Estate Financial lenders plead guilty in fraud case in which investors lost millions


With no sign of emotion, Estate Financial Inc. principals Karen Guth and Joshua Yaguda pleaded guilty to all 26 felony counts against them in a packed courtroom Monday in San Luis Obispo.

The charges included fraudulently selling real estate-backed securities, illegally taking more than half a million dollars and taking or destroying property worth more than $3.2 million.

Many investors immediately expressed relief.

“I’ve been waiting to hear her say she was guilty for a long time,” said Colleen Childers of Santa Margarita. She and her husband John lost more than $600,000 in real estate investments with Estate Financial.

“They have ruined the community,” John Childers added.

However, the Estate Financial saga may not have ended Monday. If the judge in the case decides to impose stricter sentences than the defense attorneys are asking for, Guth and Yaguda can take back their pleas and the legal wrangling would resume.

Estate Financial, a lender based in Paso Robles, had collected $340 million from an estimated 3,000 private investors in real estate-backed securities before it started collapsing in 2007.

Called a “hard money” lending business, the company offered interest rates at 12 percent or more.The firm then lent that money to residential and commercial developers — also at high interest — and promised investors return of their principal in one to three years.

After the real estate market began to collapse, Guth said the subprime mortgage crisis was to blame. Investors cried foul, state regulators and the district attorney launched investigations, and Guth put the firm into Chapter 11 bankruptcy protection in July 2008. The mother and son were arrested, and have been in jail for almost a year in lieu of posting $5 million bail apiece.

Guth and Yaguda entered their pleas after Superior Court Judge Jac Crawford indicated to the defense outside of official proceedings that if they would plead guilty, he would consider less than the 34 years and four months maximum sentence allowable by law. There is no mandatory minimum sentence in this case (theoretically they could be put on probation and serve no time at all), according to attorneys for both the prosecution and defense. When Crawford suggested 12 years for Guth, and eight for Yaguda, “that made sense to us,” Guth’s attorney Steve Smith told The Tribune last week.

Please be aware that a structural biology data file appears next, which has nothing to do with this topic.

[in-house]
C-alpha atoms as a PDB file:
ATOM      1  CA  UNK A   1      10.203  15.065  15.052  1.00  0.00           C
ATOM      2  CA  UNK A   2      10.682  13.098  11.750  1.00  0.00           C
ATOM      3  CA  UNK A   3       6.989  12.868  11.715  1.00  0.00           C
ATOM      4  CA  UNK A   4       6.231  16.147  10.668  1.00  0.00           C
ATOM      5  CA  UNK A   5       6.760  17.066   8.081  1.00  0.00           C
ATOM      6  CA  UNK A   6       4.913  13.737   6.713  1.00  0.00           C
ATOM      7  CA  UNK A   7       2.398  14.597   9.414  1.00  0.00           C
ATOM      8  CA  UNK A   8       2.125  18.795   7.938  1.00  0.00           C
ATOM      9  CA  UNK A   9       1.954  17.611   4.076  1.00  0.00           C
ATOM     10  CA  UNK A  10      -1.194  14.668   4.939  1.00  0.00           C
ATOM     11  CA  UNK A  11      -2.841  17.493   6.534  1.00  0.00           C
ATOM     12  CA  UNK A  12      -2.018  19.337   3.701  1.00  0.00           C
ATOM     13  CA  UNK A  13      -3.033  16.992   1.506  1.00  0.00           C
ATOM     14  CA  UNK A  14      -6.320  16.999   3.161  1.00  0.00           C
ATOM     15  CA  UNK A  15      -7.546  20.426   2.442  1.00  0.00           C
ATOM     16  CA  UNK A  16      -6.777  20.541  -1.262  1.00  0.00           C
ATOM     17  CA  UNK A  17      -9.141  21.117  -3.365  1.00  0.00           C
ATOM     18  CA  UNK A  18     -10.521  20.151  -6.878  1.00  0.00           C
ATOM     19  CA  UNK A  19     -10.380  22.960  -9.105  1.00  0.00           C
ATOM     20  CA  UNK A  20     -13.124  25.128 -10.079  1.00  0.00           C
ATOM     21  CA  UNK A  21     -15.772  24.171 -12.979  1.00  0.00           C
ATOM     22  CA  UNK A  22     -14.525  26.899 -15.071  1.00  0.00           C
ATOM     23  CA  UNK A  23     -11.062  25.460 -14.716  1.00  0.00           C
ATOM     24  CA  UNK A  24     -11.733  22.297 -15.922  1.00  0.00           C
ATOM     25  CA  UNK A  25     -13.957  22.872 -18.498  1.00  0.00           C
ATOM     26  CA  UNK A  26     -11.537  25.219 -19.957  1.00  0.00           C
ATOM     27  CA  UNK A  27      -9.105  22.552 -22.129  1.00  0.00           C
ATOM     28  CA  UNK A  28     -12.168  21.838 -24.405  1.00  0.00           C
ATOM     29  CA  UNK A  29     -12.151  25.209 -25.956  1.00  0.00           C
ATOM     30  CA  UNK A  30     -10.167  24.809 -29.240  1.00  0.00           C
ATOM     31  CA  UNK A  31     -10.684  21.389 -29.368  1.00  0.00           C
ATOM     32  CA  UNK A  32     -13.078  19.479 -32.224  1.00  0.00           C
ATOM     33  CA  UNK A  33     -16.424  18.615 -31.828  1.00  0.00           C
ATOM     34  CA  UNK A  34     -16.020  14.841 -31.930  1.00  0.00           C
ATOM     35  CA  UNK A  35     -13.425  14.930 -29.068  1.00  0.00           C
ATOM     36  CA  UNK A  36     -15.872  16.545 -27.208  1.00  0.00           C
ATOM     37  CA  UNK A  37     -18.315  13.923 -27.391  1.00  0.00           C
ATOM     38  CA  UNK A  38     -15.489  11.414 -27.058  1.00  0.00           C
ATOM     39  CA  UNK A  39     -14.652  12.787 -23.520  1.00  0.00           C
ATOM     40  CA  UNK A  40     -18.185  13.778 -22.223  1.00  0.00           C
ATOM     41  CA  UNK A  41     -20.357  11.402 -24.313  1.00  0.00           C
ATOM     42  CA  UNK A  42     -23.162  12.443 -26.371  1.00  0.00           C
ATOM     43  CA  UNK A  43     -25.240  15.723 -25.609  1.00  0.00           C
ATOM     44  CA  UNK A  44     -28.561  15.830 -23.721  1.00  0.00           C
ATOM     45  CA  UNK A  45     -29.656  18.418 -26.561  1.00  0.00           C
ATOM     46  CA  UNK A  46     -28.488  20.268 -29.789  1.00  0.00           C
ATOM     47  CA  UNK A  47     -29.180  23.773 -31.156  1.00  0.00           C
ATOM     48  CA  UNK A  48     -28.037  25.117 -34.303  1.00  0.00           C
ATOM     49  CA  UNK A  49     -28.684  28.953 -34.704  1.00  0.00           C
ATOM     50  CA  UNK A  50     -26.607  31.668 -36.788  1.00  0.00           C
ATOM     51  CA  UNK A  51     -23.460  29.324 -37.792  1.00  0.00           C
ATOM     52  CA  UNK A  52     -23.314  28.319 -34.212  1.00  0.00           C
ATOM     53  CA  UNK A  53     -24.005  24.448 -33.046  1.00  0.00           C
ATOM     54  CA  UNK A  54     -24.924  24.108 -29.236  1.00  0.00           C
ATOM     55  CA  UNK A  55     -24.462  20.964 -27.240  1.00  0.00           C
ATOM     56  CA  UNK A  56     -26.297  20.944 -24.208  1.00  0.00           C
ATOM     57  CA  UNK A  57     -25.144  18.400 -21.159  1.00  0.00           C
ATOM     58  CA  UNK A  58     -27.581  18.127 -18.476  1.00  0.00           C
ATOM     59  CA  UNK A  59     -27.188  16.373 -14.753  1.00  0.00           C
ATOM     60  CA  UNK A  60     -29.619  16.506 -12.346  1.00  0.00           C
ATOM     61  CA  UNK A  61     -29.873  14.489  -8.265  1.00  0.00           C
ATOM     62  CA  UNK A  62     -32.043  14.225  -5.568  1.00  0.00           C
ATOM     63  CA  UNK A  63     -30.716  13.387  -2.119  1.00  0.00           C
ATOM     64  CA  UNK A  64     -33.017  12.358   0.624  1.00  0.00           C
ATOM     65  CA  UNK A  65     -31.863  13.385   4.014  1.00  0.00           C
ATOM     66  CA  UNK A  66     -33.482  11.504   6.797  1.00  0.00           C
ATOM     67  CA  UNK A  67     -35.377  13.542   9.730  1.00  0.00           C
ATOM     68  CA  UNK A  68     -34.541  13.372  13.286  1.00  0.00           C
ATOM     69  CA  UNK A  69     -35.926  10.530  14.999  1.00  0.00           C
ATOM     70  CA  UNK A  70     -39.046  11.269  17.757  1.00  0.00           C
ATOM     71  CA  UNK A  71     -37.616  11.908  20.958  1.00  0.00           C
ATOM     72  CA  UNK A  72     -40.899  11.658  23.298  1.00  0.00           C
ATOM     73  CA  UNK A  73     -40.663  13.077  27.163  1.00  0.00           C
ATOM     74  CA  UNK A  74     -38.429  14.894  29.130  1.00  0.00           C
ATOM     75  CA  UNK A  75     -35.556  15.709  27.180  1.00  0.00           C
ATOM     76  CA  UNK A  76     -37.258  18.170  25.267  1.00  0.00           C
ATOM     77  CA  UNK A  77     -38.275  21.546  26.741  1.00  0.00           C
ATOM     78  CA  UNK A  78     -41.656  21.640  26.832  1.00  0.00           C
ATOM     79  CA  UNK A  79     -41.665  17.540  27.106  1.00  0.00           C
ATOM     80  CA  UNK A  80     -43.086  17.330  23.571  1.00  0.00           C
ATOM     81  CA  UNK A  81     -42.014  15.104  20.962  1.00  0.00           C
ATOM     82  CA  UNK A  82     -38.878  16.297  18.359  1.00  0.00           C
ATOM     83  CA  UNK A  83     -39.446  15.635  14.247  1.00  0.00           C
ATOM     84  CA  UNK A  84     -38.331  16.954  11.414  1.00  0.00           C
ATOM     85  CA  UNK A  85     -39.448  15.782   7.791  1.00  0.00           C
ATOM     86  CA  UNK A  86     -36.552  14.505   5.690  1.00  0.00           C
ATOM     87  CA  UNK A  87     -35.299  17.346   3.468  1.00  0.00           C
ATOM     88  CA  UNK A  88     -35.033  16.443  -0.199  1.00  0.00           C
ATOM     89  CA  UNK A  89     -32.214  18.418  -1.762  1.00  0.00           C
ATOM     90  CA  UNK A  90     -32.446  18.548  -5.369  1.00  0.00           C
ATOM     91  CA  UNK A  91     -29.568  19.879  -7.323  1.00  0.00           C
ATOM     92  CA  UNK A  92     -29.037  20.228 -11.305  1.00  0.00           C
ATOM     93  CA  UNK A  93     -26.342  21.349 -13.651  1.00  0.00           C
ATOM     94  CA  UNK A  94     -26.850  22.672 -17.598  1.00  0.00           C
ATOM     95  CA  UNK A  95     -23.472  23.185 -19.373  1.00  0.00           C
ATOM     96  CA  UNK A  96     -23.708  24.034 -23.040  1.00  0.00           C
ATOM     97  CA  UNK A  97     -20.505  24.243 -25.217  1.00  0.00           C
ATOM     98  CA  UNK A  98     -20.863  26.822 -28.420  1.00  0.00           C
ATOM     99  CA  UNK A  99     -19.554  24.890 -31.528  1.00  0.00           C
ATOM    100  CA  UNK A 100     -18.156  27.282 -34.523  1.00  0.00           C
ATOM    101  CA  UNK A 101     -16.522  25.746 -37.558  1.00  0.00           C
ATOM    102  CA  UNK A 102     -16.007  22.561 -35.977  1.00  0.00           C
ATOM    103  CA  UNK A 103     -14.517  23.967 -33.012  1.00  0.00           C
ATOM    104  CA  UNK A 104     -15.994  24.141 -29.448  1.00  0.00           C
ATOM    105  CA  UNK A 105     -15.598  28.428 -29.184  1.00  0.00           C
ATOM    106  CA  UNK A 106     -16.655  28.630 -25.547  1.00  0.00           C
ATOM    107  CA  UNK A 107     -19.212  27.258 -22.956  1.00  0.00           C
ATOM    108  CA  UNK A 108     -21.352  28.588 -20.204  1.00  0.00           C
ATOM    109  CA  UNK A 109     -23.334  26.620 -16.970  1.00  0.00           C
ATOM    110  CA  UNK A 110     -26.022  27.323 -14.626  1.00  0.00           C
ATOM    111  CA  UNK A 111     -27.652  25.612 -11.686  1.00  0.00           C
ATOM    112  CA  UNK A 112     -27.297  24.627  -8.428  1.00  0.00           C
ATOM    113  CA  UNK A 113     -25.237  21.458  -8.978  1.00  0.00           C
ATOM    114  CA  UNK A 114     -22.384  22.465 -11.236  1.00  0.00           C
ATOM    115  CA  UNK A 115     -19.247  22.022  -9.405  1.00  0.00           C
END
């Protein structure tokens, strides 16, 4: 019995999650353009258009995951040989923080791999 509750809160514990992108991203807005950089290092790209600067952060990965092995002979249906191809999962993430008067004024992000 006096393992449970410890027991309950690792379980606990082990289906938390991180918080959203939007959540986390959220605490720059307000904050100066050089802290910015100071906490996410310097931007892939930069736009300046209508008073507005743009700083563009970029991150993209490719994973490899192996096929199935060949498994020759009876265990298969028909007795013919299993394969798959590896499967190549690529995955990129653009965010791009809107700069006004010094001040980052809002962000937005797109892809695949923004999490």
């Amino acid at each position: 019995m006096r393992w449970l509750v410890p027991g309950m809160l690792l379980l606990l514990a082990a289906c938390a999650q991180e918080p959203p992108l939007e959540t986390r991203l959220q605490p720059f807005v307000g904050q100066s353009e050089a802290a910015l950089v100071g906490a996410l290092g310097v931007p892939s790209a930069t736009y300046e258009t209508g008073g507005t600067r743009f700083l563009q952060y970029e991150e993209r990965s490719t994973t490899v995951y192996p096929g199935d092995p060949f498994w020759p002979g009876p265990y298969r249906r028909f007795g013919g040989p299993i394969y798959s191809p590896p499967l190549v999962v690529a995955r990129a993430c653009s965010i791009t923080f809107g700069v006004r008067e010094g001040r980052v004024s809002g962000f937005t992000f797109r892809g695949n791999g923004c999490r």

Guth and Yaguda also promised to pay back investors for whatever losses they caused through their malfeasance; it is not yet known what that amount is, but it is estimated by the district attorney to be more than $3.2 million, according to the charges.

Defense attorneys say Guth and Yaguda have about $3.2 million in net worth, including $1 million personally invested in Estate Financial real estate, another $1 million in their office building in Paso Robles, $120,000 in cash, and their Pasolivo olive oil business.

The drama may not be over, however, because Deputy District Attorney Steve von Dohlen and seven Estate Financial investors asked the court during Monday’s proceedings to consider giving Guth and Yaguda much heavier sentences.

“There is still much work to be done,” von Dohlen told the court. “It’s the people’s opinion they’re (Guth and Yaguda) not getting sufficient time.”

Before sentencing occurs, a probation officer will give all investors, as well as supporters of Guth and Yaguda, the chance to air their concerns. He will submit his report to the judge, who may then change his thinking on the sentence, given the information.

Estate Financial investor Joe Schacherer, who has been communicating via e-mail with about 200 investors since Guth and Yaguda were arrested a year ago, said that most of the victims he knows are elderly, that many of the crimes of “greed, incompetence …and out and out fraud” occurred before the subprime mortgage crisis (which Guth and Yaguda originally blamed), and that they should not be given a short sentence.

“We’ve seen no remorse,” said Schacherer, an Oceano resident. “The time should match the crime.”Another investor, Judith Baron of Templeton, said “the negative impact (of their crimes) is beyond explanation,” and asked the court for a maximum sentence “so that they think seriously and long for what they have done.”

If the judge gives them more time than the expected 12 and eight years, the accused have the right to change their plea at the time of their sentencing, which is now expected on Dec. 7. If they revert to a “not guilty” plea, the legal process will fall back to where it was Monday: at the start of the preliminary hearing. That hearing was expected to take five weeks.

The trial, which might not come for another year after that, would take as long, or longer, according to attorneys on the case.